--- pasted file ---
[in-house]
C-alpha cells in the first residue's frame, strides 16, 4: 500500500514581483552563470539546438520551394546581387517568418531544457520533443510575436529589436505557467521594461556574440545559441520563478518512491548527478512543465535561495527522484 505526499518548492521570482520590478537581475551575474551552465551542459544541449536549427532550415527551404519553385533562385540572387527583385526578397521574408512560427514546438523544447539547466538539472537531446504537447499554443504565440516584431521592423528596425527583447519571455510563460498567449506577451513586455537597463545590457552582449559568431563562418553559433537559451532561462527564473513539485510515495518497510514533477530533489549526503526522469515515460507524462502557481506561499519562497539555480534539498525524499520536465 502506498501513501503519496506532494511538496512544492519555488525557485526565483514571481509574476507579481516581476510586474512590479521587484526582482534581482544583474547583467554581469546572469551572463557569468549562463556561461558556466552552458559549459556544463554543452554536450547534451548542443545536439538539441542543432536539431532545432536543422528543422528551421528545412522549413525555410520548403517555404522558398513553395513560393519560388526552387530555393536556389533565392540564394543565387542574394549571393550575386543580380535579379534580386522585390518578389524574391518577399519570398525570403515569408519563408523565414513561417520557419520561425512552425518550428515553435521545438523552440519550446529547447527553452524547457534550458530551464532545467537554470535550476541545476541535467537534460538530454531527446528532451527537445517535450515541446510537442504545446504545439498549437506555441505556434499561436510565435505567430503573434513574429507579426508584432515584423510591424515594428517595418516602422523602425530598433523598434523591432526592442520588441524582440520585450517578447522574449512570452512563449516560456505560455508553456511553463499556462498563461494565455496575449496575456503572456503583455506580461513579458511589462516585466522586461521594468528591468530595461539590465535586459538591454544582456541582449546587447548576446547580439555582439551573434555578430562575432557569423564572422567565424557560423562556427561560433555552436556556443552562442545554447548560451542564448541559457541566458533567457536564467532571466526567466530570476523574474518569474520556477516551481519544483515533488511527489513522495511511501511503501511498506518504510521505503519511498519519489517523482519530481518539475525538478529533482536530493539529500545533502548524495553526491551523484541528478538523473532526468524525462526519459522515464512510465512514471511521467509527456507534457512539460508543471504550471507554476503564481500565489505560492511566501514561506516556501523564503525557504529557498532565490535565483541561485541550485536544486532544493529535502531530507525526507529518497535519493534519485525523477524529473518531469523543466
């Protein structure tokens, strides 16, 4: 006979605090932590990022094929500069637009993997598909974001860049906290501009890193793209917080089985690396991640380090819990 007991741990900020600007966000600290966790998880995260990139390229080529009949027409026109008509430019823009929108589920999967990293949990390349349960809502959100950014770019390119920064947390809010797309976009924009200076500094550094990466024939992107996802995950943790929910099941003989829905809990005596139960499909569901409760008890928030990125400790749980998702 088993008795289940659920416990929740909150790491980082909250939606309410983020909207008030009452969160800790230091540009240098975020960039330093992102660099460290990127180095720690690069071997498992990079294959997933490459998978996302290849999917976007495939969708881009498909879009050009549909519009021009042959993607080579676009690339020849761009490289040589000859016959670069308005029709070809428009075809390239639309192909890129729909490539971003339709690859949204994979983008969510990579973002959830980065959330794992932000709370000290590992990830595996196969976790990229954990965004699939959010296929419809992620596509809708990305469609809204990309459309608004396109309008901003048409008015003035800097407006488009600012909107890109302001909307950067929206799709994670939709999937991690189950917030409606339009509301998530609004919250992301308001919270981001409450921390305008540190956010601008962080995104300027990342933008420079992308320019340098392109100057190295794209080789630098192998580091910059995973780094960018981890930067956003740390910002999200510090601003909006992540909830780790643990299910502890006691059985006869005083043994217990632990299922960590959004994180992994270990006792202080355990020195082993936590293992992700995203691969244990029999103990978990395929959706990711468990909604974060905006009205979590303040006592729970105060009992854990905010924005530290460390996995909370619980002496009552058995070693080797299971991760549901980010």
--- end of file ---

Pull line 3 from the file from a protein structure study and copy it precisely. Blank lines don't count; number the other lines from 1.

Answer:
């Protein structure tokens, strides 16, 4: 006979605090932590990022094929500069637009993997598909974001860049906290501009890193793209917080089985690396991640380090819990 007991741990900020600007966000600290966790998880995260990139390229080529009949027409026109008509430019823009929108589920999967990293949990390349349960809502959100950014770019390119920064947390809010797309976009924009200076500094550094990466024939992107996802995950943790929910099941003989829905809990005596139960499909569901409760008890928030990125400790749980998702 088993008795289940659920416990929740909150790491980082909250939606309410983020909207008030009452969160800790230091540009240098975020960039330093992102660099460290990127180095720690690069071997498992990079294959997933490459998978996302290849999917976007495939969708881009498909879009050009549909519009021009042959993607080579676009690339020849761009490289040589000859016959670069308005029709070809428009075809390239639309192909890129729909490539971003339709690859949204994979983008969510990579973002959830980065959330794992932000709370000290590992990830595996196969976790990229954990965004699939959010296929419809992620596509809708990305469609809204990309459309608004396109309008901003048409008015003035800097407006488009600012909107890109302001909307950067929206799709994670939709999937991690189950917030409606339009509301998530609004919250992301308001919270981001409450921390305008540190956010601008962080995104300027990342933008420079992308320019340098392109100057190295794209080789630098192998580091910059995973780094960018981890930067956003740390910002999200510090601003909006992540909830780790643990299910502890006691059985006869005083043994217990632990299922960590959004994180992994270990006792202080355990020195082993936590293992992700995203691969244990029999103990978990395929959706990711468990909604974060905006009205979590303040006592729970105060009992854990905010924005530290460390996995909370619980002496009552058995070693080797299971991760549901980010």